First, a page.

When I registered I only briefly contemplated lying to get in.  Ultimately, I figured, I’d feel more comfortable participating if I were there honestly.  In my essay I revealed that I was a weight-reduced person, but some things just didn’t feel right.  I promised that it would not be difficult to play by the rules and avoid diet talk.  God bless Paul McAleer, the founder and moderator of BFB at that time:  he let me in.   I guess he knew I needed to be there.

Sadly, in the BFB forums, I couldn’t find an answer to my burning question about the 95% failure rate of maintenance.  But I did find there compelling, intelligent, heart-felt, truthful discussions covering the  many facets of living fat, which I had not forgotten.  (For a time, among my real-world friends, I called myself a “fat chick in the closet.”)  When I participated in discussions at BFB I never used the word “we.”  I would say “fat people fall victim to . . .”  or “most fat people understand that . . .”  To my knowledge, no one noticed this pattern.  It didn’t stick out.  I became a member of the community.  Some people there attacked me for being “healthist” (and I think I was once disparaged for being a “good fattie”), but many fat people at BFB are subject to the healthist moniker (including DeeLeigh, who now administers the blog), and we supported each other’s views.

Within a short time of my joining BFB we discussed creating “cheat sheets” to help us with the most common challenges to size acceptance.  I volunteered to write on the 95% failure rate (which I would learn is actually 97%).  It gave me an excuse to do more research.  My early musings on that topic are still there.  Above the BFB logo are two tiny links, one to Big Fat Index and the other to Big Fat Facts.  My essay is down the page and entitled NEW:  The Truth About Long-Term Diet Success.   You’ll likely recognize my “voice” if you read it.  I also helped by doing some line editing in the other pages, so my “voice” is elsewhere too. Read the rest of this entry »

Climbing Out From Under a Rock?

In Weight-Loss Maintenance on August 24, 2011 at 8:06 pm

Actually, I’ve just been in contemplation mode, mainly.  When I was a child, that would have meant sitting on top of a rock, down by a neighborhood creek (thoughtlessly trespassing on someone’s property, but it didn’t matter in those days), feet in the cold, rushing water.  As an adult, I prefer to perch on a softer landing spot.  I often have a book too.

First of all, I’d like to thank everyone in my last post for being so encouraging about my writing, my perspective, my voice on this topic.   You have given me pause.  I had pretty much given up on writing about weight-loss maintenance, at least in any compensated fashion.   It is nice to think that others find my thoughts worthy.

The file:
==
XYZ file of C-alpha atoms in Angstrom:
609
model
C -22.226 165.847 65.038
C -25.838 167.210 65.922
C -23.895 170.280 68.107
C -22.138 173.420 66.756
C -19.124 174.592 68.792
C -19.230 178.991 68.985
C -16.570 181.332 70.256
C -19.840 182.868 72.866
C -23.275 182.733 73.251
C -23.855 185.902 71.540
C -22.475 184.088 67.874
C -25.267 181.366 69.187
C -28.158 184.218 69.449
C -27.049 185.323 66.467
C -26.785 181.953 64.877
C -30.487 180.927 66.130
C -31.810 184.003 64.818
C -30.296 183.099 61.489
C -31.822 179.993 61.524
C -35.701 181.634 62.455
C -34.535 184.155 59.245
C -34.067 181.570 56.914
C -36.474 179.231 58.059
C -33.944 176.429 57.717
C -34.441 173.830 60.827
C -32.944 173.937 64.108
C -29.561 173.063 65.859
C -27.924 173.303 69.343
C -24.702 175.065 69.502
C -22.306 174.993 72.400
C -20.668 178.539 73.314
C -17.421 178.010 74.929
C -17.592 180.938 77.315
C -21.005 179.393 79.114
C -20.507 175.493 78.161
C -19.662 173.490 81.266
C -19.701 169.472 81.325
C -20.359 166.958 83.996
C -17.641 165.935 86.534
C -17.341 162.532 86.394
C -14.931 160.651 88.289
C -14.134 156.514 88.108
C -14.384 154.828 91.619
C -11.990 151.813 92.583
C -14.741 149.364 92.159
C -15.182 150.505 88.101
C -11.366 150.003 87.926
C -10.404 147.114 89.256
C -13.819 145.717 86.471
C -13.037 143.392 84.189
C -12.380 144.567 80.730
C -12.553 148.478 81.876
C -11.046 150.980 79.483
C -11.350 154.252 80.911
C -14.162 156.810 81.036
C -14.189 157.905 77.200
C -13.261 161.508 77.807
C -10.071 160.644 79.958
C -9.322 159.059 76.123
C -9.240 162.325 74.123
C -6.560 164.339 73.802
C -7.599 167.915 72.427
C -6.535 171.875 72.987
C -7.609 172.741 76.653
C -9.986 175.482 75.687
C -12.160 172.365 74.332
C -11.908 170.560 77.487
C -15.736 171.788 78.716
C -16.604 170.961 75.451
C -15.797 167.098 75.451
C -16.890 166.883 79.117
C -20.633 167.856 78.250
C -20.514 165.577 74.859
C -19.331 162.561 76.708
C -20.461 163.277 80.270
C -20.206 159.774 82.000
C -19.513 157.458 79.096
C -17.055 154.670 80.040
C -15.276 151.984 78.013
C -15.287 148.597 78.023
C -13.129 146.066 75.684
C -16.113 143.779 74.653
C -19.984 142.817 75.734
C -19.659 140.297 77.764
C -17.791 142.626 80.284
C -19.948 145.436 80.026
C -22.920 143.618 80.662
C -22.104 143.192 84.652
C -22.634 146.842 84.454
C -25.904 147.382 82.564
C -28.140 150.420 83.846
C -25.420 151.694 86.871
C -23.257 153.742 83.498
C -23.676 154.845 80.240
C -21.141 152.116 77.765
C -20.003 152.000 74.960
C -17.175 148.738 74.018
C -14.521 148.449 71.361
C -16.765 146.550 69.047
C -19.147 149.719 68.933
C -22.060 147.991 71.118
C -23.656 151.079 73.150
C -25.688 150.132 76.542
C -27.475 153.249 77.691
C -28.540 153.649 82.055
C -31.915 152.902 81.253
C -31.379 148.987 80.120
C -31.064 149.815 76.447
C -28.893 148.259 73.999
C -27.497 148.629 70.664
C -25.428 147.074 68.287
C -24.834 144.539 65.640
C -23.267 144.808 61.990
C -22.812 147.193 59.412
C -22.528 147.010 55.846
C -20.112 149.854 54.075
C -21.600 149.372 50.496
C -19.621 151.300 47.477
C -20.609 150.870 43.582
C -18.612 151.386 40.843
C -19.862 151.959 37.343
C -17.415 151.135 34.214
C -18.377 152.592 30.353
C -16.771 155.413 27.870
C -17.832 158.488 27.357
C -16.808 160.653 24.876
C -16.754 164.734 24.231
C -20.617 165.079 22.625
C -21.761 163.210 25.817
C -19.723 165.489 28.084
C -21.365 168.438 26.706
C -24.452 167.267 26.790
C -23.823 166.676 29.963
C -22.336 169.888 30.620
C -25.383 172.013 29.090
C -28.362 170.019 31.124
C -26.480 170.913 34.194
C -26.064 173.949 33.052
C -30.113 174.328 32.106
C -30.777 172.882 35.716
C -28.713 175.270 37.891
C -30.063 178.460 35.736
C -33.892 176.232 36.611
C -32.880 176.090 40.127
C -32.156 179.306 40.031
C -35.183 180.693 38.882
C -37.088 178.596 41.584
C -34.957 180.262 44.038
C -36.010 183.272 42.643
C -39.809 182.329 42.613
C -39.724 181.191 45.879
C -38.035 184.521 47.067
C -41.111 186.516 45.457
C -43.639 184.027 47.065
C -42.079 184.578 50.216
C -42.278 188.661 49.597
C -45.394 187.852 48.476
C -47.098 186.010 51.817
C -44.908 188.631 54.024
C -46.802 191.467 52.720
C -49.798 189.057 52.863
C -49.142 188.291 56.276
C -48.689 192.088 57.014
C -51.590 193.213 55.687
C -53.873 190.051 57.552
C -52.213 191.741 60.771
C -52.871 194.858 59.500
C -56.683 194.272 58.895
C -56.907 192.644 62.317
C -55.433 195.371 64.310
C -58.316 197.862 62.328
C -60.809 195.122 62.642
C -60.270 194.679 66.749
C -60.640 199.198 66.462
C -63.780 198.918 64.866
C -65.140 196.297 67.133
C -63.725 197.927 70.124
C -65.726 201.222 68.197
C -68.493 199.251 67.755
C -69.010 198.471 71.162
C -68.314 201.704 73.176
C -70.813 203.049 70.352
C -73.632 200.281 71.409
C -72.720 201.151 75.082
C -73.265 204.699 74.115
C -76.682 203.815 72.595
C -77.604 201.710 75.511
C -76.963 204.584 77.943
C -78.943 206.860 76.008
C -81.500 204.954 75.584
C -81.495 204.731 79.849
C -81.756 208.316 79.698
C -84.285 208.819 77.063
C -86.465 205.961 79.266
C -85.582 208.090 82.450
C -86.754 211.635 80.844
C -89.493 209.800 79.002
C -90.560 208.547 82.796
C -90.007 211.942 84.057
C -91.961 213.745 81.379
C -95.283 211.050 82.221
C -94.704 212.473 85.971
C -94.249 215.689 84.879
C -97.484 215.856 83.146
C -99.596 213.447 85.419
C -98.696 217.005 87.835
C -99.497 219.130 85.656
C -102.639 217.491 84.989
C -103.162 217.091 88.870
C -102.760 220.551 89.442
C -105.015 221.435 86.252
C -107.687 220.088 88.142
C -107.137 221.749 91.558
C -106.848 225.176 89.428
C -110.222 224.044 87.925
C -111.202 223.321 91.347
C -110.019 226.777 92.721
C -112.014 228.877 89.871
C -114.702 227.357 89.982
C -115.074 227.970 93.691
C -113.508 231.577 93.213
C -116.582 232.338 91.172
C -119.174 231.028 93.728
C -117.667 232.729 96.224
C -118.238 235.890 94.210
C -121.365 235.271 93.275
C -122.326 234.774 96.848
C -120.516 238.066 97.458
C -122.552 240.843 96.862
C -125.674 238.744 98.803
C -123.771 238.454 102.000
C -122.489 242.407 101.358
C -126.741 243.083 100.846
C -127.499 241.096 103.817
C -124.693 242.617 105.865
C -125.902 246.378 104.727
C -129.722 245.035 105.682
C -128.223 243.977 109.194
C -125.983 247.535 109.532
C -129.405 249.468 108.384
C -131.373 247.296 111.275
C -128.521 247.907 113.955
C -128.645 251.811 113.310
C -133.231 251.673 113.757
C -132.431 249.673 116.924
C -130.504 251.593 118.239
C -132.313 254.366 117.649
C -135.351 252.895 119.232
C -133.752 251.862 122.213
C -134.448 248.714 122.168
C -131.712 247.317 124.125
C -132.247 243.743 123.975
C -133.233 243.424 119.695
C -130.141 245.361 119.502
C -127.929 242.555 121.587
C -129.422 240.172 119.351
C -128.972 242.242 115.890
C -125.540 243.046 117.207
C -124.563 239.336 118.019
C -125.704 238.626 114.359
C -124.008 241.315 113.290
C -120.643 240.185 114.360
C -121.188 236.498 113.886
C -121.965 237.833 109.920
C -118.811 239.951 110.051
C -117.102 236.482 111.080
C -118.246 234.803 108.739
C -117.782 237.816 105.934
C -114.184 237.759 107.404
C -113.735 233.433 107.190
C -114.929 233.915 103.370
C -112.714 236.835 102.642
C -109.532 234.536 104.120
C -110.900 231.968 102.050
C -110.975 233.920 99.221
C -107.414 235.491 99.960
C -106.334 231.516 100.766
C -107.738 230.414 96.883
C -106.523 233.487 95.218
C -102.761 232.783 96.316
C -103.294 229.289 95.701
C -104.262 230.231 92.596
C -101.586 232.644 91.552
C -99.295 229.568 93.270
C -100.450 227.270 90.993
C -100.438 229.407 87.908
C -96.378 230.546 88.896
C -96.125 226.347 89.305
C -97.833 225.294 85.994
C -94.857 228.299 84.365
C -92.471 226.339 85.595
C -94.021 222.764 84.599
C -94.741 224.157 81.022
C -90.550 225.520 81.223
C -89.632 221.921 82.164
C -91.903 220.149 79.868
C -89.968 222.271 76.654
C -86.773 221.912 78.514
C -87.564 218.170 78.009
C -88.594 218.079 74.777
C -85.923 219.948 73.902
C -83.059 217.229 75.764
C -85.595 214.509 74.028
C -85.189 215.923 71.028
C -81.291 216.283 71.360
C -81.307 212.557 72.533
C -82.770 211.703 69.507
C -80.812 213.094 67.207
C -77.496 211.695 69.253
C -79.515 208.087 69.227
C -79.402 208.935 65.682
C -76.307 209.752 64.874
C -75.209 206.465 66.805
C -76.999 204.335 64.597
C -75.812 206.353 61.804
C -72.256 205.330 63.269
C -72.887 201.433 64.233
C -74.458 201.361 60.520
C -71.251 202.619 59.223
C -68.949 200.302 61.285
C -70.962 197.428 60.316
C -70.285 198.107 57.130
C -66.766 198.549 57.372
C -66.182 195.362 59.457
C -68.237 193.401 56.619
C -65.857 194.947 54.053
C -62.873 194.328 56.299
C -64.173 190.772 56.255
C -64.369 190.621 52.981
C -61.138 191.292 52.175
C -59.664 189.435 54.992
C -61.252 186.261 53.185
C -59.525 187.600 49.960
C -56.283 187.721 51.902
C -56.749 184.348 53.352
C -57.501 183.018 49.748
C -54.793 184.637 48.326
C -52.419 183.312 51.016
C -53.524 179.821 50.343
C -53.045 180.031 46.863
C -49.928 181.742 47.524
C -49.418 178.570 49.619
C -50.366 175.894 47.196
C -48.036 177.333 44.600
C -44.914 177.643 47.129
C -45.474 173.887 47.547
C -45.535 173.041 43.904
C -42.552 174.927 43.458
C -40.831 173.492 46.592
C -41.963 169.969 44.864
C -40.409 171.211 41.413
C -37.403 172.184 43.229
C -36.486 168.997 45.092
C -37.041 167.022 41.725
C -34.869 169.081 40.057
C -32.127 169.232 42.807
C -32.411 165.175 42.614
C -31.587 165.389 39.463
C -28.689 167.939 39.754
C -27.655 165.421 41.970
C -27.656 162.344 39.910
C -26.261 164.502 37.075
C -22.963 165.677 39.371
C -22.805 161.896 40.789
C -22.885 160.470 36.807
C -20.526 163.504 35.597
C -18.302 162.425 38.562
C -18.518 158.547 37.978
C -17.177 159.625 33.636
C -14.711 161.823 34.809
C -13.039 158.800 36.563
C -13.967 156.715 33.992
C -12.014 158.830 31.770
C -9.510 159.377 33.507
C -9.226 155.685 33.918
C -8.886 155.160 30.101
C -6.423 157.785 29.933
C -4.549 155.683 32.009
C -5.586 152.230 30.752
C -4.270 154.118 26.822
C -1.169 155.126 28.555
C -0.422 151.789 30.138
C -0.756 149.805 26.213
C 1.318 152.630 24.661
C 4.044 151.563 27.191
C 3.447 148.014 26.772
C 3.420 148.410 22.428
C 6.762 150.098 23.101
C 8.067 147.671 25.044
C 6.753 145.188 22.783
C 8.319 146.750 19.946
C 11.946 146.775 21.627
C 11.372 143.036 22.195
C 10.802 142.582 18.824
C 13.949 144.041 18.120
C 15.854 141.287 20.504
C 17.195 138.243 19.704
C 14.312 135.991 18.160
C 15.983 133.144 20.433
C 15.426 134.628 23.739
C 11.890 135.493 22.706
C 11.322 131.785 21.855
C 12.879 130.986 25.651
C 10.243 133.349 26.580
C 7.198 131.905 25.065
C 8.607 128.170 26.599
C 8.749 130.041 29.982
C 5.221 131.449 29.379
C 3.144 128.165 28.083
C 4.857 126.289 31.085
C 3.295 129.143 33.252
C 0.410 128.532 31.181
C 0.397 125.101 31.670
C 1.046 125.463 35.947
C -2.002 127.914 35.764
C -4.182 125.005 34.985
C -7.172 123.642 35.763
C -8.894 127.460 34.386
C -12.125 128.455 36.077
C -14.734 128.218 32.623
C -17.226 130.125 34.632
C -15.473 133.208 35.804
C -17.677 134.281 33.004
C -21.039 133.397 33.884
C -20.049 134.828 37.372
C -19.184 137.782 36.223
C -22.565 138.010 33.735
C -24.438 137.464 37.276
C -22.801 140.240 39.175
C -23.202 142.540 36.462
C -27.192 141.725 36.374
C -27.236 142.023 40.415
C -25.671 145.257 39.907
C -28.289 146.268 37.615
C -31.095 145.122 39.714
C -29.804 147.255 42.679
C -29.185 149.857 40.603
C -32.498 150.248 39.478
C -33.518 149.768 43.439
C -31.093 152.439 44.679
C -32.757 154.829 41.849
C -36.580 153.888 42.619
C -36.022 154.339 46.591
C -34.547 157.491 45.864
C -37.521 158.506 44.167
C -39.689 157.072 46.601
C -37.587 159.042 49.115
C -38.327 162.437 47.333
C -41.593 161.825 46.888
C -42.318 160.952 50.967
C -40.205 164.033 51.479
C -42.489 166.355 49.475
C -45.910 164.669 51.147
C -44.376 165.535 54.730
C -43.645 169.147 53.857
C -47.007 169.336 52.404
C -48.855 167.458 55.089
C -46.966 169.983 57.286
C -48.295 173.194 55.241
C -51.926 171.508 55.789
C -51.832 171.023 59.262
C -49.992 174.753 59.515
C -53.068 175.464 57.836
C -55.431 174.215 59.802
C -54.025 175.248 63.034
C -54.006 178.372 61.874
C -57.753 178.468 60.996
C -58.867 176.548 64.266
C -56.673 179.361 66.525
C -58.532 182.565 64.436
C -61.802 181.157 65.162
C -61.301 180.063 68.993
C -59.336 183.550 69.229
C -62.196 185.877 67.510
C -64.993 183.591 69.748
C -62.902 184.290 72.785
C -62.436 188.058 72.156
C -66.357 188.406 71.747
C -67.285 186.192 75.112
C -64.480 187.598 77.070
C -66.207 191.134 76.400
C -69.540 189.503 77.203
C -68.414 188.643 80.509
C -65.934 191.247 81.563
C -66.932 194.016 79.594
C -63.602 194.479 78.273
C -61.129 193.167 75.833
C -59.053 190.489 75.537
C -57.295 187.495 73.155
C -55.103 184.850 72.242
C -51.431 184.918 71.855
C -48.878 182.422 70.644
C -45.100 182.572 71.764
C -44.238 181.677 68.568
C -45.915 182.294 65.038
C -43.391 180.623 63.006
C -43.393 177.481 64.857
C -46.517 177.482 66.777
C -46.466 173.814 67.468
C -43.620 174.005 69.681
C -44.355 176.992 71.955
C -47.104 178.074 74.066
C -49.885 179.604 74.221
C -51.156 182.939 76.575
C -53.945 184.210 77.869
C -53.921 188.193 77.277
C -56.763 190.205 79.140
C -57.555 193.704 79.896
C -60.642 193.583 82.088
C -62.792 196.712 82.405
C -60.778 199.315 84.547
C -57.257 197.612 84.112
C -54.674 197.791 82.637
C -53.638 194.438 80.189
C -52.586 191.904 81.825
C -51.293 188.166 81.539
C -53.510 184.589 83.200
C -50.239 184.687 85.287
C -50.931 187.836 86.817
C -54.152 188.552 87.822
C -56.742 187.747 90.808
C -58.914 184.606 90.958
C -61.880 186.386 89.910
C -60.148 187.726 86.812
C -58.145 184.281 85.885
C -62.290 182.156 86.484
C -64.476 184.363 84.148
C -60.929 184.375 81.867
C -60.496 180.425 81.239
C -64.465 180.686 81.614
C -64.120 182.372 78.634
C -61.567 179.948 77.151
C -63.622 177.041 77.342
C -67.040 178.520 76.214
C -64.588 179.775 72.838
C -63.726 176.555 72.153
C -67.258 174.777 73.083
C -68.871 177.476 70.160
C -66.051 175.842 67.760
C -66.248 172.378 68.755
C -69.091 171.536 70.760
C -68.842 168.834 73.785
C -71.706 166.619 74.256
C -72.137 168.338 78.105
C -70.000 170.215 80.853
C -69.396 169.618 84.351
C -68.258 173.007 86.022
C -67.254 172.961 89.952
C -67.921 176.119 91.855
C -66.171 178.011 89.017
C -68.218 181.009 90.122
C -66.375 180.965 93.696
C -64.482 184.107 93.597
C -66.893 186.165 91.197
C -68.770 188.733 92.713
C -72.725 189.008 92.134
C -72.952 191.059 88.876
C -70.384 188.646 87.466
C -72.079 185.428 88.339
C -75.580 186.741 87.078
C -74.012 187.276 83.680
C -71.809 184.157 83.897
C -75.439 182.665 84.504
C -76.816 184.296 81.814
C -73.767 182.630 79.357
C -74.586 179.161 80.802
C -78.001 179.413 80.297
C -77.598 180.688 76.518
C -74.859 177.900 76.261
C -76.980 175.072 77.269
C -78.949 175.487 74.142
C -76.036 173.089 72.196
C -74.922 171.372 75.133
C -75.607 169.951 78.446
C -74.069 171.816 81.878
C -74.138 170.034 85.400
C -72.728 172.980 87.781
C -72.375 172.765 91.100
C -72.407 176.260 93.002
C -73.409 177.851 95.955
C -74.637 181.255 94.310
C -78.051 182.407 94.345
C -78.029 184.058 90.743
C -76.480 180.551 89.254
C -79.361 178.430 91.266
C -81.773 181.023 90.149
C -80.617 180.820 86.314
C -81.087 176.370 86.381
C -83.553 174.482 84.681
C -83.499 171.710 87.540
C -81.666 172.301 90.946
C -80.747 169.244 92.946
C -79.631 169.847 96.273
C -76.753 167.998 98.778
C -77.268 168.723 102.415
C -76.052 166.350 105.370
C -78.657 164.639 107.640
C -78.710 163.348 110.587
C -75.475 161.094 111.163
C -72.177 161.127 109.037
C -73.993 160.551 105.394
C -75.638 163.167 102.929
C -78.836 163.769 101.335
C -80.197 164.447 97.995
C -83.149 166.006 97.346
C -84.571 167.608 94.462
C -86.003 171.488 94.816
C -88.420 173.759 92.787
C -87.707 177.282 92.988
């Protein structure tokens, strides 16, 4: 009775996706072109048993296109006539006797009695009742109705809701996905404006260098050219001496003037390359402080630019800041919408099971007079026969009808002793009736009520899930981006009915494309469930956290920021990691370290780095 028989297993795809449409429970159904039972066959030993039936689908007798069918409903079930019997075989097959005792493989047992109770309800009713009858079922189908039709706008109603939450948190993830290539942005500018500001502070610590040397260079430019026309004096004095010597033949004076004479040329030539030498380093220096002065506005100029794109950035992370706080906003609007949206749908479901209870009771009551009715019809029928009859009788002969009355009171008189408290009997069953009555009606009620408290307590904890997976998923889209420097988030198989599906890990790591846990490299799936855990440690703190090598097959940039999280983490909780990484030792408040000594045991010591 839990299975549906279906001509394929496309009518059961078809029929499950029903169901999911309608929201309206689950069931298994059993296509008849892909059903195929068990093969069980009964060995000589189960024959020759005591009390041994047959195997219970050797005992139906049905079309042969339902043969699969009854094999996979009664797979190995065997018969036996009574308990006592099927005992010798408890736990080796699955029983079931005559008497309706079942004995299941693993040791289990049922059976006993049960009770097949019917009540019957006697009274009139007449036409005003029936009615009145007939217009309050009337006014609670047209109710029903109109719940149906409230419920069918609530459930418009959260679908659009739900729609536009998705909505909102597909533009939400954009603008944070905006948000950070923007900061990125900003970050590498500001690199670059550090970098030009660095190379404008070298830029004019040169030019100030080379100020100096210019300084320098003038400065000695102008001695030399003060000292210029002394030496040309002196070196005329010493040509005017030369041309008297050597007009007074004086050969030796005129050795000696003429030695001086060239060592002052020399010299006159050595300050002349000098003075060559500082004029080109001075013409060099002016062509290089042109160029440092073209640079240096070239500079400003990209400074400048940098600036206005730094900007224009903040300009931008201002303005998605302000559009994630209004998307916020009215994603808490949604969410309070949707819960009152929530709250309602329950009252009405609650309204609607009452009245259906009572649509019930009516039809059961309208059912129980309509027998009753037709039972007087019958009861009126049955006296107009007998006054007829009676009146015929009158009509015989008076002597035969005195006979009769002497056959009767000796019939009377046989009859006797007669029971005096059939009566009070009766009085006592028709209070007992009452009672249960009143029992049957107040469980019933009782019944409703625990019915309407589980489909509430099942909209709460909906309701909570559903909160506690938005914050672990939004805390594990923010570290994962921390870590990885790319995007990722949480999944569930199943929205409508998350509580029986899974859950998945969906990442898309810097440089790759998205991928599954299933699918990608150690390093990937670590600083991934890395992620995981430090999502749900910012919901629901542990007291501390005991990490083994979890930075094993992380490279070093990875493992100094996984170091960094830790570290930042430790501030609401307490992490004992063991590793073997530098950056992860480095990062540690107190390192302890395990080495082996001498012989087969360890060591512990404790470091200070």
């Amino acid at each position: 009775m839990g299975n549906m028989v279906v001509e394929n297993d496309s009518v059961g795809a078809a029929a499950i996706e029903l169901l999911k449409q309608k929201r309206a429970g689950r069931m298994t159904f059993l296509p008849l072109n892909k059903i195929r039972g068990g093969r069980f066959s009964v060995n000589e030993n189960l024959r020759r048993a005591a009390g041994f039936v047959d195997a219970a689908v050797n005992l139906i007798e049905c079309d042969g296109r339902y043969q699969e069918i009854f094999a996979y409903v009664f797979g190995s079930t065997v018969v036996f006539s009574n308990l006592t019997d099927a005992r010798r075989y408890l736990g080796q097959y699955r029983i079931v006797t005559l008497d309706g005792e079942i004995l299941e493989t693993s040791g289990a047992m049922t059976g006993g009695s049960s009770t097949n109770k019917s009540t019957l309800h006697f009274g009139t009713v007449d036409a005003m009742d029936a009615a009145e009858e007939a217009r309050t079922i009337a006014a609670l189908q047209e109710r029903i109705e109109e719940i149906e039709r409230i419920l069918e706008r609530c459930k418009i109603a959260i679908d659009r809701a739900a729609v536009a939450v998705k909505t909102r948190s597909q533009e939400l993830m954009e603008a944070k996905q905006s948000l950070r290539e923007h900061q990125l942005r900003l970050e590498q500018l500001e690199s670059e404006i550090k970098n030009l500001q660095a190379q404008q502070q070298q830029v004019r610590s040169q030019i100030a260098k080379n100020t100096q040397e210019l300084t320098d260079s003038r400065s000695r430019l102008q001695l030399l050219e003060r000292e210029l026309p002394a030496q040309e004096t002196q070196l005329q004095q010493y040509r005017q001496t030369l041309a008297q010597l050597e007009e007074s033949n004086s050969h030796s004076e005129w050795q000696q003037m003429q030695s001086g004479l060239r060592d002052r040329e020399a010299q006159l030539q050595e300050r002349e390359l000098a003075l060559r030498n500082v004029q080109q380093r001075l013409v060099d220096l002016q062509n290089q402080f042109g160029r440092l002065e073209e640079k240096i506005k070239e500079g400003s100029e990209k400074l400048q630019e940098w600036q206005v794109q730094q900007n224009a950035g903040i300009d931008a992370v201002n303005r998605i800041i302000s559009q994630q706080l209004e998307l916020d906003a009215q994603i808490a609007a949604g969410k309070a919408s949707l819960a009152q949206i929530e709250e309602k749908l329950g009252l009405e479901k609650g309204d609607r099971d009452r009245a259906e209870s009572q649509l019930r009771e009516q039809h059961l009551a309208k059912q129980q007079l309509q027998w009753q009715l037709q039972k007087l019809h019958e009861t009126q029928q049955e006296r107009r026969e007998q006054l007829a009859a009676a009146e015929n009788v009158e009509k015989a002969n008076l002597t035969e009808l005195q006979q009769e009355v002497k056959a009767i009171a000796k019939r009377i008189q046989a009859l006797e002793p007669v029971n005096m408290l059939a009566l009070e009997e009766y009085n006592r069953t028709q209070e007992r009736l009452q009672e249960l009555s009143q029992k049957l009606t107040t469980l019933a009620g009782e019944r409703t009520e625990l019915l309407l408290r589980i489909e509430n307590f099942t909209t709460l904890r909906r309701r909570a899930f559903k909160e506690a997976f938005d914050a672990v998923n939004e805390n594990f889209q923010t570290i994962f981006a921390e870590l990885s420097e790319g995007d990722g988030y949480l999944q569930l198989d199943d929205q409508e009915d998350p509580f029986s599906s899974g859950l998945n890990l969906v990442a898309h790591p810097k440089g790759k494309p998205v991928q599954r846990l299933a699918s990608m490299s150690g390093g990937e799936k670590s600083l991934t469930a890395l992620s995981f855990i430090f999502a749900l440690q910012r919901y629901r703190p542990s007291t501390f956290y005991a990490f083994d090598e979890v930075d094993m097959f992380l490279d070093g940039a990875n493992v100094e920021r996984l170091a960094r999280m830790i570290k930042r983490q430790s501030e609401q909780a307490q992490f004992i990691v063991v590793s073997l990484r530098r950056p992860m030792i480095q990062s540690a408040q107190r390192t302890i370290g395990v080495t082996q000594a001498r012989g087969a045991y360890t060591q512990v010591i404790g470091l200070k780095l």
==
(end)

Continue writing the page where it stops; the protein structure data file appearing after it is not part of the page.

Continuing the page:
While I haven’t entirely given up on writing on this topic, I am going to postpone and turn my attentions elsewhere.  Mid-September, I enter training in the Clinical Pastoral Education program for St. Luke’s Hospital in my hometown of Kansas City. 

Back in January, a close friend died, one who had been encouraging me to plumb spiritual depths, ponder imponderables and (as she had done) go to seminary.  Her career path led her to edit a national religious publication for a time and serve as a congregational pastor for a time.   I was shaped most, however, by being present for nearly all of the penultimate chapter of her life, in which she was technically mostly retired (but spent her days advancing peace in creative ways), and parts of her final chapter (as I could travel, and as time allowed).  It occurred to me that being present, God’s emissary, during people’s most important and challenging chapters would make for meaningful work, especially once my nest goes empty in five years (a chapter I’d like to plan for).  

Muriel and I met shortly after she had had a radical mastectomy following breast cancer.  At the time, she decided not to follow up with chemotherapy.  She preferred to fortify her body’s defenses against the internal enemy, through nutrition and other means, rather than try to poison it and herself.  Her children were grown, her obligations on this earthly plain mostly met, so she claimed the luxury of declining an ugly fight, knowing her decision might result in a shorter, if more comfortable, life.  Actually, however, her strategy kept her alive for nine lovely years.  Years that would change me. Read the rest of this entry »

As Fearful as I Ought to Be

In Weight-Loss Maintenance on August 8, 2011 at 10:34 am

At the end of the last post’s comments, 9-year radical maintainer “mem” shared that her co-exercisers and Zumba clients at Curves sometimes say things to her to the effect, “You don’t even need to be coming here. You’re one of those people who probably couldn’t get fat if they tried.”  It is uncomfortable and disconcerting, and she knows it is important to tell them that she once weighed nearly 100 pounds more than she does now, and she appreciates remembering “the almost inhuman effort it took and takes to change that.”  She has to pop her acquaintances’ bubbles, in service to authenticity, because their words are framing one of the biggest and most disheartening cultural myths of weight loss and maintenance.  That it is easy, as easy as being naturally trim, once you get it figured out, once your brain or your metabolism has “clicked over,” or you’ve adopted the healthy lifestyle (with the secret handshake), or you’ve assembled just the right tips and tricks, or some other magic has happened.